Ocean Grove, N.J. – Will Graham, the grandson of Billy Graham and oldest son of Franklin Graham, responded Saturday to Harold Camping's failed doomsday date.
Half an hour after 6:00 p.m. – the time of the predicted rapture – Graham was standing backstage at the Great Auditorium in Ocean Grove, N.J., chatting with reporters and getting ready to preach before thousands attending the second day of the Jersey Shore Will Graham Celebration.
"Harold couldn't be more right. The end of the world is coming," Graham told The Christian Post. "We just don't know the time of it. From his calculations, he was off. I don't think there is any man on earth who can ever really calculate to any degree when the return of Christ is going to be." more >>
On Saturday, a small island in Iceland witnessed its most active volcano, Grimsvotn, erupt around 5:30 p.m. local time, close to the hour that Harold Camping predicted Judgment Day would begin.
Though Iceland closed its main international airport and canceled domestic flights due to the spread of ash, smoke and steam up to 12 miles into the air, the eruption seems to be reducing in size, according to Magnús Tumi Gudmundsson, professor of Geophysics at the University of Iceland, as reported by The Associated Press.
“The fissure is not so long, maybe 500 to 800 meters wide, but extremely powerful when it goes at full blast,” he said. more >>
Now that Harold Camping has been proven false again with the coming and going of May 21 and no signs of any judgment or rapture, the world is left to wonder what Christians really do believe about the end times.
Ligonier Ministries, a prominent Reformed education organization, released a series of teachings on the subject of the last days to provide some clarity amid apparent confusion.
"There's all kinds of debate about what actually is going to take place in the rapture and again when the rapture will take place," said prominent theologian Dr. R.C. Sproul, founder of Ligonier. more >>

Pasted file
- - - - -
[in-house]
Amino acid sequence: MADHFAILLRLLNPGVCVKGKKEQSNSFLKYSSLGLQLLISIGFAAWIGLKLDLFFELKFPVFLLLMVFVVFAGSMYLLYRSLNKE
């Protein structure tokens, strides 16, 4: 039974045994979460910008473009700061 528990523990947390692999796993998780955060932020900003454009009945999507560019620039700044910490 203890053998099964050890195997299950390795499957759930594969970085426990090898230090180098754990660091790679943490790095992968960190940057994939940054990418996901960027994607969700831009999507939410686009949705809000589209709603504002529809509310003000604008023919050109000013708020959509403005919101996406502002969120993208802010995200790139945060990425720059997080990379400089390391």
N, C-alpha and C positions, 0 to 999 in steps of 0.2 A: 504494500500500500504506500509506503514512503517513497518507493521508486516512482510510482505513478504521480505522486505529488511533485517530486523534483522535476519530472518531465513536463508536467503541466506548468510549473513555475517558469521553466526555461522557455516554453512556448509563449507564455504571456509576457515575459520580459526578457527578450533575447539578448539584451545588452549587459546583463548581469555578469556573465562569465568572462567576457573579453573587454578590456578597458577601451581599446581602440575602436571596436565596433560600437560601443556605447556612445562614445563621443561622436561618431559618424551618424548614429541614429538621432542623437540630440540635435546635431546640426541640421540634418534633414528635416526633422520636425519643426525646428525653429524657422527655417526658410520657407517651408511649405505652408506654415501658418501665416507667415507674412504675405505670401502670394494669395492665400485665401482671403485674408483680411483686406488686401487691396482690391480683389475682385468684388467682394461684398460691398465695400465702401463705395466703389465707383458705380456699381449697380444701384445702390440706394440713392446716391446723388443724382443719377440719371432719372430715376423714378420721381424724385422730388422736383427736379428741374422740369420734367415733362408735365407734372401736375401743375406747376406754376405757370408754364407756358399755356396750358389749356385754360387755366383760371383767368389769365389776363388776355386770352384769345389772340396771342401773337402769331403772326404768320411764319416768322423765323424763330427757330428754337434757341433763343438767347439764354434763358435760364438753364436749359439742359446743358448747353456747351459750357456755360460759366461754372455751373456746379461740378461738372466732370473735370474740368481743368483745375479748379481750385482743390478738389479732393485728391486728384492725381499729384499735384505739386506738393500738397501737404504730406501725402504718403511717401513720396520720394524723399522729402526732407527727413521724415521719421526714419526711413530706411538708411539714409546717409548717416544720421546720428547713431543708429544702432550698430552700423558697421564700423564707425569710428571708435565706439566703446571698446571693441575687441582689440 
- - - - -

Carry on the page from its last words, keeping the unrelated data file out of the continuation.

While standing in Times Square and watching the clock tick, one avid believer of Harold Camping's May 21 rapture prediction stood there perplexed by his obvious earthbound stay.
"I don't understand why nothing has happened," Robert Fitzpatrick said, according to the New York Daily News, after waiting for the end of the world to begin at 6 p.m. local time. "I did what I had to do. I did what the Bible said," or in this case, what Harold Camping told him to do.
A blank stare to a failed prediction. more >>
Judgment Day in California, where Harold Camping resides, never came.
It's now well past 6 p.m. PST, the time when Camping expected to be raptured.
The Family Radio president predicted that earthquakes would begin at 6 p.m. in each time zone on May 21 to alert the world that the end of the world has begun and that a small percentage of the world's population would rapture. more >>
Ask Family Radio spokesman Anthony Hernandez how Christians can find the same evidence Family Radio founder Harold Camping found linking the rapture to May 21, 2011, and he'll tell you to search the scriptures. But is that kind of information really found in the Bible? A Fuller Theological Seminary professor says no.
"There are certain things about the faith that are really hidden behind the veil and belong there," said Clay Schmit, professor of preaching at Fuller. "For us to seek after those things is to use the Bible in a way that is wrong."
Humans have a natural desire, dating to back to Eve, to get the "inside scoop" on God's word, Schmit said. However, those who use the Bible to support theories, equations or concepts that are not plainly found in the text, are going beyond the purpose of scriptures. more >>